Beginning in 2019, a group of Pennsylvania lawmakers took action to end hair discrimination that causes problems for some state workers. The legislation, known as The Crown Act, ensures that people who wear their hair in afros, braids or any other manner will not suffer discrimination based on this choice.
The Crown Act
The first draft of the Crown Act happened in 2019 under the direction of the Crown Coalition. The proposed employment law seeks to extend the protections workers enjoy against racial discrimination by applying these protections to “race-based” hairstyles. The act received the approval of the Pennsylvania Congress and is now awaiting a vote from the Senate.
Hair discrimination in the workplace
Statistics show that Black women are more than one and a half times more likely to leave work at the request of a superior because of their hairstyles. Black women are also 80% likely to agree with the statement that they must alter their hair from its natural state to fit in better in the workplace.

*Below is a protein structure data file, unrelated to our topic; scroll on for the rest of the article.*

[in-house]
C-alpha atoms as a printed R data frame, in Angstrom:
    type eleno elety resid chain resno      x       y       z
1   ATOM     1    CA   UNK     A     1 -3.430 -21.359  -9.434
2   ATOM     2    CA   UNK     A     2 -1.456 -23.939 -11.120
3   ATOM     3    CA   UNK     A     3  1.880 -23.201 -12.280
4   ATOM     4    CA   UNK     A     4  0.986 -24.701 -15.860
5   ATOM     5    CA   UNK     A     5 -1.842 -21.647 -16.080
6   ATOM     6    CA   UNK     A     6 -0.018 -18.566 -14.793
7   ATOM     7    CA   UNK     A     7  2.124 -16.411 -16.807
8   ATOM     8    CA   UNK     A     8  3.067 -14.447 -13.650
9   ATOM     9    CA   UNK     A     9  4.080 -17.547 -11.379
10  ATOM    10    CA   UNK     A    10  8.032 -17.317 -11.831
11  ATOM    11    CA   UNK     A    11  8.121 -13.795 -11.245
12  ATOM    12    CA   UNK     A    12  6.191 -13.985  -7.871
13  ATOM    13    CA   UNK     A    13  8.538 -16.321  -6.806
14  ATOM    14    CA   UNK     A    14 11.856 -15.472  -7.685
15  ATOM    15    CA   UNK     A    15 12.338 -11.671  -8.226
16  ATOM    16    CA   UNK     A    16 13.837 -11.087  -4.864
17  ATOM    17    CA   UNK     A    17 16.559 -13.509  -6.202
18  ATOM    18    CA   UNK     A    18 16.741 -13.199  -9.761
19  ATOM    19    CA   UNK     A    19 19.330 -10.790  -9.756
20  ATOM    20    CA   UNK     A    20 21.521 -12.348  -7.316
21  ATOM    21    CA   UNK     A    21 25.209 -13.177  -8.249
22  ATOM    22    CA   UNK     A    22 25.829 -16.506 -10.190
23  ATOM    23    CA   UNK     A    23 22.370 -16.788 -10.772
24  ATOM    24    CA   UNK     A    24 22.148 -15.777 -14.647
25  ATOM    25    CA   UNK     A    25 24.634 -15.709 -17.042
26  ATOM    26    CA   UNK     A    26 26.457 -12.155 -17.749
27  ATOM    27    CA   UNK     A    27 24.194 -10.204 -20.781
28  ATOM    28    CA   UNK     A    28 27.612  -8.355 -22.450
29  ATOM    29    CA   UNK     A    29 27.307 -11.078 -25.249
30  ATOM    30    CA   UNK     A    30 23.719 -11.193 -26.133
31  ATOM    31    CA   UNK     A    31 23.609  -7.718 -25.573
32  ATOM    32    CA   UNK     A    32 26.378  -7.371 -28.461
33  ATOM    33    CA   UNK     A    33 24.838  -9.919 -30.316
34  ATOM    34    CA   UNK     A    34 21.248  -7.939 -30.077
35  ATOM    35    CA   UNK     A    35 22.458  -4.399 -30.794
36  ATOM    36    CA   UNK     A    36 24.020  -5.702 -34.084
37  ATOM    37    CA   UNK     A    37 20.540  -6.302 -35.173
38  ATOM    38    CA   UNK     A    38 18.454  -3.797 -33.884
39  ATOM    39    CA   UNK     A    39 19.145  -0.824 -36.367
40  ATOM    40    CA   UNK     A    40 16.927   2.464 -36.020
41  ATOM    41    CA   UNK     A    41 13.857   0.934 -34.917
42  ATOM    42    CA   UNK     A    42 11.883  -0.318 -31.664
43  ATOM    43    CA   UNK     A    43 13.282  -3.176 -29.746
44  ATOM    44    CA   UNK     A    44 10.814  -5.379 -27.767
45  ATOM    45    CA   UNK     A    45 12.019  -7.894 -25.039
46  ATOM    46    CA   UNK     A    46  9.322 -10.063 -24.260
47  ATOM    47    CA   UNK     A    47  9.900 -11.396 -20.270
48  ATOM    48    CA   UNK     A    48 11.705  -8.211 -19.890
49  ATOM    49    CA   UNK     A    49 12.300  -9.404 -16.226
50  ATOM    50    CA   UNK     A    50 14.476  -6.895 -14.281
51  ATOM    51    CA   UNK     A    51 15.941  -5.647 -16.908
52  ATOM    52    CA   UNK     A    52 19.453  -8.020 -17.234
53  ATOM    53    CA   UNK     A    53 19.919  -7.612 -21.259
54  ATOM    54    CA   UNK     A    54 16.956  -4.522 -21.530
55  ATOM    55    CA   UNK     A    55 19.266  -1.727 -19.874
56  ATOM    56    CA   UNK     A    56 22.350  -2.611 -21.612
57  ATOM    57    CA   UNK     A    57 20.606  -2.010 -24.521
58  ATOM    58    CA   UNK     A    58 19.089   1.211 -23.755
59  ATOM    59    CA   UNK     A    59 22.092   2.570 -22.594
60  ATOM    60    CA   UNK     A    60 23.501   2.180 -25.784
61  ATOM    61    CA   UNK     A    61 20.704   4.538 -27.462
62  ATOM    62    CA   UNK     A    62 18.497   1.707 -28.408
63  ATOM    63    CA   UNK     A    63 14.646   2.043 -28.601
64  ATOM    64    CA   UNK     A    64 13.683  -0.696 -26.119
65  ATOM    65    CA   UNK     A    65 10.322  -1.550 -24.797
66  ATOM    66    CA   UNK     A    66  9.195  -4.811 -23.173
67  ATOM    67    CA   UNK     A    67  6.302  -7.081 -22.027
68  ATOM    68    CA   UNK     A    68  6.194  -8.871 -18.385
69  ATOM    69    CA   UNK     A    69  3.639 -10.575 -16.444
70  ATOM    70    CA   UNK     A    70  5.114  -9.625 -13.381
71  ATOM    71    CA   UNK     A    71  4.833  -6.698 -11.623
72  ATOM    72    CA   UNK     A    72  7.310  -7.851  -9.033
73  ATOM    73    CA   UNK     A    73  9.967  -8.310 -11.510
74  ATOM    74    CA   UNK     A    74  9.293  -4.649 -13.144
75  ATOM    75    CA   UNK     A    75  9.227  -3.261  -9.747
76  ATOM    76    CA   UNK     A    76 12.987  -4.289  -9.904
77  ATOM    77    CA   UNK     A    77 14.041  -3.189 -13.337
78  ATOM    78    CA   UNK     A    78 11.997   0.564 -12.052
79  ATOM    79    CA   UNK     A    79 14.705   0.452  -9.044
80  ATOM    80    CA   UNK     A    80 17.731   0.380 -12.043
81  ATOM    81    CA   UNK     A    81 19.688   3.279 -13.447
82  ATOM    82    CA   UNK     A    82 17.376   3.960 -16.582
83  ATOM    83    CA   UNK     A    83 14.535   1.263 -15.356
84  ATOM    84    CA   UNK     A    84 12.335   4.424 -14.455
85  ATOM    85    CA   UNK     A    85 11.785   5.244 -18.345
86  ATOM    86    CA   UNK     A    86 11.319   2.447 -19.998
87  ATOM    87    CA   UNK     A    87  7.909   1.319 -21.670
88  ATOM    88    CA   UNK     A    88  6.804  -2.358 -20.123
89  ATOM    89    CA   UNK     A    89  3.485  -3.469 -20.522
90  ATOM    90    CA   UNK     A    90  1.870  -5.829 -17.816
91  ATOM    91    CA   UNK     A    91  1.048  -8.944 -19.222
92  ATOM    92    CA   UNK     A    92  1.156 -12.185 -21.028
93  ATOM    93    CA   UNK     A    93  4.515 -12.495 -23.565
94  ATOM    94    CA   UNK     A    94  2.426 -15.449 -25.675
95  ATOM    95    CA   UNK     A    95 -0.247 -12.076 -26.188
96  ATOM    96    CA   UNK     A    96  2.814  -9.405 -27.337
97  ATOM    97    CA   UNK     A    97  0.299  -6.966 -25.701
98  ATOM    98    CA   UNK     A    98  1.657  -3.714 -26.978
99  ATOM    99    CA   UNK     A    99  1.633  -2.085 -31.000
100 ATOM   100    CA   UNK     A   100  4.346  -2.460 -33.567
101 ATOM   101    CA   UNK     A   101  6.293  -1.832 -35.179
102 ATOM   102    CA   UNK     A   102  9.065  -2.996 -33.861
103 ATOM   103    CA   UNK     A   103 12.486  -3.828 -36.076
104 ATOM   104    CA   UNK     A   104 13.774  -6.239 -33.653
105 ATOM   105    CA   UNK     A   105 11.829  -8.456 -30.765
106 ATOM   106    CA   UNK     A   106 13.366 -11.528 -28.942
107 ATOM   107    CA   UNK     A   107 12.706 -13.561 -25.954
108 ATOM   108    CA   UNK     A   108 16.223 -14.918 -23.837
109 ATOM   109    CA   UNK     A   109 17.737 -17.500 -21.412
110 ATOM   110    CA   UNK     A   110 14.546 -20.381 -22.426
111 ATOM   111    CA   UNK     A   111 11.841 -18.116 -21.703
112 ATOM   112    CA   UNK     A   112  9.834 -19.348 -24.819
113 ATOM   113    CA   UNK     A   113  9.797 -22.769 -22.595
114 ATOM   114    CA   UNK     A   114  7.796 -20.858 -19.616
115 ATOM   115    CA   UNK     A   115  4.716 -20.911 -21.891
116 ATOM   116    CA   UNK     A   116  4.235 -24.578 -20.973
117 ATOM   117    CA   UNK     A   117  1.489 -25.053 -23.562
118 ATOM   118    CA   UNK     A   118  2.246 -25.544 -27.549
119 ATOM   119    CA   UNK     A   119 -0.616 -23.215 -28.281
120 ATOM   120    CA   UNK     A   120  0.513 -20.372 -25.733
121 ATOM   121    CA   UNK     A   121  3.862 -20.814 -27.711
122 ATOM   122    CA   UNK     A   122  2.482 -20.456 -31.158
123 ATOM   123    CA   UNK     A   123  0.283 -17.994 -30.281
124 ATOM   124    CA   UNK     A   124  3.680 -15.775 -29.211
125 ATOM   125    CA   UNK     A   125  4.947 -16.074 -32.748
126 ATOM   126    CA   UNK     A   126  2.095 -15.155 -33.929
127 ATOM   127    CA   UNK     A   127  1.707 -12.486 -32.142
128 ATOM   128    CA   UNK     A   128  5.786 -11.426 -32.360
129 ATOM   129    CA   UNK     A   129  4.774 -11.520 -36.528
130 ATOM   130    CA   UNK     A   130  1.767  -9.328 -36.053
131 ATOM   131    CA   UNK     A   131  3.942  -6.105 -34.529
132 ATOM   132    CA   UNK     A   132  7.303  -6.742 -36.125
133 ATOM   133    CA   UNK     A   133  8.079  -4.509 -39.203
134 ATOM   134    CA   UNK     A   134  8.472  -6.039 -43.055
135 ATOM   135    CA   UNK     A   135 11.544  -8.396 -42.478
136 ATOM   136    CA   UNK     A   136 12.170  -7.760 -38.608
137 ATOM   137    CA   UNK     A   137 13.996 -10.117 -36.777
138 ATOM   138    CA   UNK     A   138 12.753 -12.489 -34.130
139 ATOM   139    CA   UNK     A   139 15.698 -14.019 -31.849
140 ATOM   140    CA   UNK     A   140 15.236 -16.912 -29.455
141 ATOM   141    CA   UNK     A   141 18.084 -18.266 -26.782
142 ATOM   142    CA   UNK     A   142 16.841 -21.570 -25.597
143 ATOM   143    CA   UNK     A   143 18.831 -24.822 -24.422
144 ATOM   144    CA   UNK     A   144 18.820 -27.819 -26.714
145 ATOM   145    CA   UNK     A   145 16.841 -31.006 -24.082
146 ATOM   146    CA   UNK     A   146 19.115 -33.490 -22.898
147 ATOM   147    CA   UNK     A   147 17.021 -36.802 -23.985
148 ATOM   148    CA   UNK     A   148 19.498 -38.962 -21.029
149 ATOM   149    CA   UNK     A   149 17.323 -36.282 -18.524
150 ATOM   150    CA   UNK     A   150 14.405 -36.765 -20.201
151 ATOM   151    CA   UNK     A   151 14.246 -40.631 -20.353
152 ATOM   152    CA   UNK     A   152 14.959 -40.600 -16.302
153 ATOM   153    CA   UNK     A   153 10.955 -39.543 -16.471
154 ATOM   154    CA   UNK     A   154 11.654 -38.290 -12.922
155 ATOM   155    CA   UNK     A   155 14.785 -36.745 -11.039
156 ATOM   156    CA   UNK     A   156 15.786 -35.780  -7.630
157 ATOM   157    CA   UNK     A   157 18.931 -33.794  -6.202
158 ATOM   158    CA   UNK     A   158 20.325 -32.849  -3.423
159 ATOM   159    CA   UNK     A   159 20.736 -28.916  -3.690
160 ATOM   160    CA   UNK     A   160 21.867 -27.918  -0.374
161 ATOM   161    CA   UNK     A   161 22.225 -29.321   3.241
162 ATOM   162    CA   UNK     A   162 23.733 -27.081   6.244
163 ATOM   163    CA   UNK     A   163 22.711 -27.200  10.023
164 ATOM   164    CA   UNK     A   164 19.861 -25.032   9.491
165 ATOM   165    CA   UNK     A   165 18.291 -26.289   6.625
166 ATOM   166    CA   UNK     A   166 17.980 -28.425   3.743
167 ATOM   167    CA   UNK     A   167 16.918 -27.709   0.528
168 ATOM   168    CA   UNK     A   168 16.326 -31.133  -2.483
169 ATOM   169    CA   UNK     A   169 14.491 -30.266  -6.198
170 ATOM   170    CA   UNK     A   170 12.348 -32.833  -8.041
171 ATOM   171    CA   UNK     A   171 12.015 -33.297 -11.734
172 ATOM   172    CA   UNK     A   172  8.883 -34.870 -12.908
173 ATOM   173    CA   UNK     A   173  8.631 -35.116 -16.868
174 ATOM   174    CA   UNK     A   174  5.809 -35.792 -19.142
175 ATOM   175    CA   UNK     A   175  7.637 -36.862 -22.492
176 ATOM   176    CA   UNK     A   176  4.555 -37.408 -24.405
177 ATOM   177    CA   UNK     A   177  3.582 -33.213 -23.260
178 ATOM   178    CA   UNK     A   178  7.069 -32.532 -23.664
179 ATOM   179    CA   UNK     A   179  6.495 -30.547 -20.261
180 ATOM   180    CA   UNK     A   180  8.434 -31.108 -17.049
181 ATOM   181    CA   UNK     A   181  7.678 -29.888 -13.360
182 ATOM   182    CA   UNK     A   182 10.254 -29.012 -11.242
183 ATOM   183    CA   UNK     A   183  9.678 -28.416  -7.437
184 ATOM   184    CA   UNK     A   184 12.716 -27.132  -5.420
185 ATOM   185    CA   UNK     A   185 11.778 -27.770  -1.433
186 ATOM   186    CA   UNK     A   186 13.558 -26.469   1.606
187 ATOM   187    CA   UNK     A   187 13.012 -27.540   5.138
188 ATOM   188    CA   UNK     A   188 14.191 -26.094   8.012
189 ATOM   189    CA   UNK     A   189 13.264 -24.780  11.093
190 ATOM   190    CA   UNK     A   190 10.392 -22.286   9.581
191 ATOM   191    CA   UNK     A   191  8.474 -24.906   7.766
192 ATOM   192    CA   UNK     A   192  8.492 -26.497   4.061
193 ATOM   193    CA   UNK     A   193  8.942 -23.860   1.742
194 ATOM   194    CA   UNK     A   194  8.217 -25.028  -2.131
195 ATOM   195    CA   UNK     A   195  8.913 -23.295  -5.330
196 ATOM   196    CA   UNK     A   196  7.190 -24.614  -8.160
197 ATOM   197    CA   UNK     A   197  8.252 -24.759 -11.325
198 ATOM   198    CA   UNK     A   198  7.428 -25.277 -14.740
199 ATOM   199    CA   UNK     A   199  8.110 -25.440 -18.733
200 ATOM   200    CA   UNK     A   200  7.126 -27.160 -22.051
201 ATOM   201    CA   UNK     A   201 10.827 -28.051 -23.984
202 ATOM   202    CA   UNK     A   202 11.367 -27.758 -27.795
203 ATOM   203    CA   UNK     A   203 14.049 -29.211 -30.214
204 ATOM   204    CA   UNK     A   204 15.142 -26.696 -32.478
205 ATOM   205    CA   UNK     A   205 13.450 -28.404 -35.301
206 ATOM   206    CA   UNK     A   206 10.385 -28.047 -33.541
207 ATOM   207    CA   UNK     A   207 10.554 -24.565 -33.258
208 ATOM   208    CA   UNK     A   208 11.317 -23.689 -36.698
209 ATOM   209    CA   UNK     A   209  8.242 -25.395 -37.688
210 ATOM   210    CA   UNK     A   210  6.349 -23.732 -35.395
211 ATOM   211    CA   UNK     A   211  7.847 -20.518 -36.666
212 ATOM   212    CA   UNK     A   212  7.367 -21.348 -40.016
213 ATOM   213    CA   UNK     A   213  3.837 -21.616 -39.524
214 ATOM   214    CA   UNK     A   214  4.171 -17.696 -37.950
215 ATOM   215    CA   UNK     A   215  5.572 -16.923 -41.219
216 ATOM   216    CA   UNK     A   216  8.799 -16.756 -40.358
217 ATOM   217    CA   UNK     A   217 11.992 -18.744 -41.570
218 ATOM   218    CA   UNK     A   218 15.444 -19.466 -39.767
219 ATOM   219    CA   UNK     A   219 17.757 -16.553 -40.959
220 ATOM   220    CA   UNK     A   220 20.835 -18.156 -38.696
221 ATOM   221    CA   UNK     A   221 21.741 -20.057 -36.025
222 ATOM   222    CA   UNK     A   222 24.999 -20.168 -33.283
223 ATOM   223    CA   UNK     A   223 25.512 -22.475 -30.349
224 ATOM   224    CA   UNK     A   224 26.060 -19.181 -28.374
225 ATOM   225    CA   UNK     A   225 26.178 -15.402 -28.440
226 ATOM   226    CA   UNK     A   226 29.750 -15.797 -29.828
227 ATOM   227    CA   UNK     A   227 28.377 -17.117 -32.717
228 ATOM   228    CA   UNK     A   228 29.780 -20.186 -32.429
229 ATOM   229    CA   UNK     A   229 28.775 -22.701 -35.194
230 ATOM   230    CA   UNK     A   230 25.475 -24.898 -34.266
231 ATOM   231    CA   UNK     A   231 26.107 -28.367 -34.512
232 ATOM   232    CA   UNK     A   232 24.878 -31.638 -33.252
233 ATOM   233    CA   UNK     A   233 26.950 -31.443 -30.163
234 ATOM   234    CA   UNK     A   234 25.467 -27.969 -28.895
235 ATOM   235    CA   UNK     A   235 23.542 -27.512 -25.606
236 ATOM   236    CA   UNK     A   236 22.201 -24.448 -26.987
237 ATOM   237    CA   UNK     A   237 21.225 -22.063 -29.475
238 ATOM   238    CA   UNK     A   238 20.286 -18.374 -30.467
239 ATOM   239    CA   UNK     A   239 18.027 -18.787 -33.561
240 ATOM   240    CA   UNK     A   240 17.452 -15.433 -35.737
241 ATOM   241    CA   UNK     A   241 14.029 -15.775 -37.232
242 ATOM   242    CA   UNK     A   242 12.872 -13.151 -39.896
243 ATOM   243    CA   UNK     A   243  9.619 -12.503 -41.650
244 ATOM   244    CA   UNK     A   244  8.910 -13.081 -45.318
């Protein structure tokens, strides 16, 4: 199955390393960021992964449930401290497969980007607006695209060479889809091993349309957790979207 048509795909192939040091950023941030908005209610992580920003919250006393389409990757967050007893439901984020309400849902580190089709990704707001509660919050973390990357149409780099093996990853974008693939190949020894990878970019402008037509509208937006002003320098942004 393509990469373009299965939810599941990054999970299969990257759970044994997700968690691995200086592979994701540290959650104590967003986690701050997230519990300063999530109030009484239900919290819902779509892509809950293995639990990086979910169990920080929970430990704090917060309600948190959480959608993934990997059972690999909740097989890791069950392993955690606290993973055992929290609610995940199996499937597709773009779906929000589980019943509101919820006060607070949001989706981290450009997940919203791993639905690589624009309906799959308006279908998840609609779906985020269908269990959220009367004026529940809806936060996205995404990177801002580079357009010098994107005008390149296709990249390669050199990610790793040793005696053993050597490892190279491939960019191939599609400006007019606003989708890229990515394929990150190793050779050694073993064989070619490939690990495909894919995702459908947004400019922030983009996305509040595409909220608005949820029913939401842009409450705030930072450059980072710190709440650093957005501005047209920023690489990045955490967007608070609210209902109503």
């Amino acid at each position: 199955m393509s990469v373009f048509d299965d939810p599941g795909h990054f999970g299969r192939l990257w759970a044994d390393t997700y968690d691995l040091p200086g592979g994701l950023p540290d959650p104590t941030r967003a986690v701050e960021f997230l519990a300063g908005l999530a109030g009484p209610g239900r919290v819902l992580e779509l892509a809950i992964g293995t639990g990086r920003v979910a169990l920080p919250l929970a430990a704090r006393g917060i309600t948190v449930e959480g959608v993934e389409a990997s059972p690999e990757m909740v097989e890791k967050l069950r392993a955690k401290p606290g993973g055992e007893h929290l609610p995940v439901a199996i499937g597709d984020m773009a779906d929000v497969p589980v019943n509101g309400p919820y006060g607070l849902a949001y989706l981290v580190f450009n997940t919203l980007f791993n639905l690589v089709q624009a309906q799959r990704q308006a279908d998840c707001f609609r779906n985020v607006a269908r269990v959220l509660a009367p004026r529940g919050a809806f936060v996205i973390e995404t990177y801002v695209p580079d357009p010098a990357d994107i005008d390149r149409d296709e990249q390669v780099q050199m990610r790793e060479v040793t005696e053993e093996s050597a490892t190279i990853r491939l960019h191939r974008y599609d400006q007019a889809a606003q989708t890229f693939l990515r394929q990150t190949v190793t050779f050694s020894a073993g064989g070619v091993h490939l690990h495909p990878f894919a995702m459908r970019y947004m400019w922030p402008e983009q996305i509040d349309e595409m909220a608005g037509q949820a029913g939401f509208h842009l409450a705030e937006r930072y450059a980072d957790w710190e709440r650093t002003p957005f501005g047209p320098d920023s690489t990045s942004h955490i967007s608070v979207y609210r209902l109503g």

One prominent hair discrimination case involves an Alabama woman who lost out on a new job as a customer service representative in 2010 because she would not cut off her dreadlocks. Eight years later, a high school wrestler living in New Jersey had to cut his dreadlocks off on the spot to compete in a tournament. Advocates say that these incidents stand as two examples of the discrimination based on hairstyles that have plagued Black employees in the workplace for decades.
Response from Pennsylvania lawmakers
Several Pennsylvania representatives have spoken publicly about hair discrimination in the workplace. These lawmakers are adamant that work opportunities should not become limited because workers choose hairstyles natural to their ethnic heritage. A Philadelphia city council member introduced a bill that makes discrimination against natural hairstyles illegal.
Workplace discrimination can damage the career of an employee in both the short and long term. Employees who face discrimination in the workplace may have a better chance of finding relief for the wrongs committed against them by speaking with an attorney.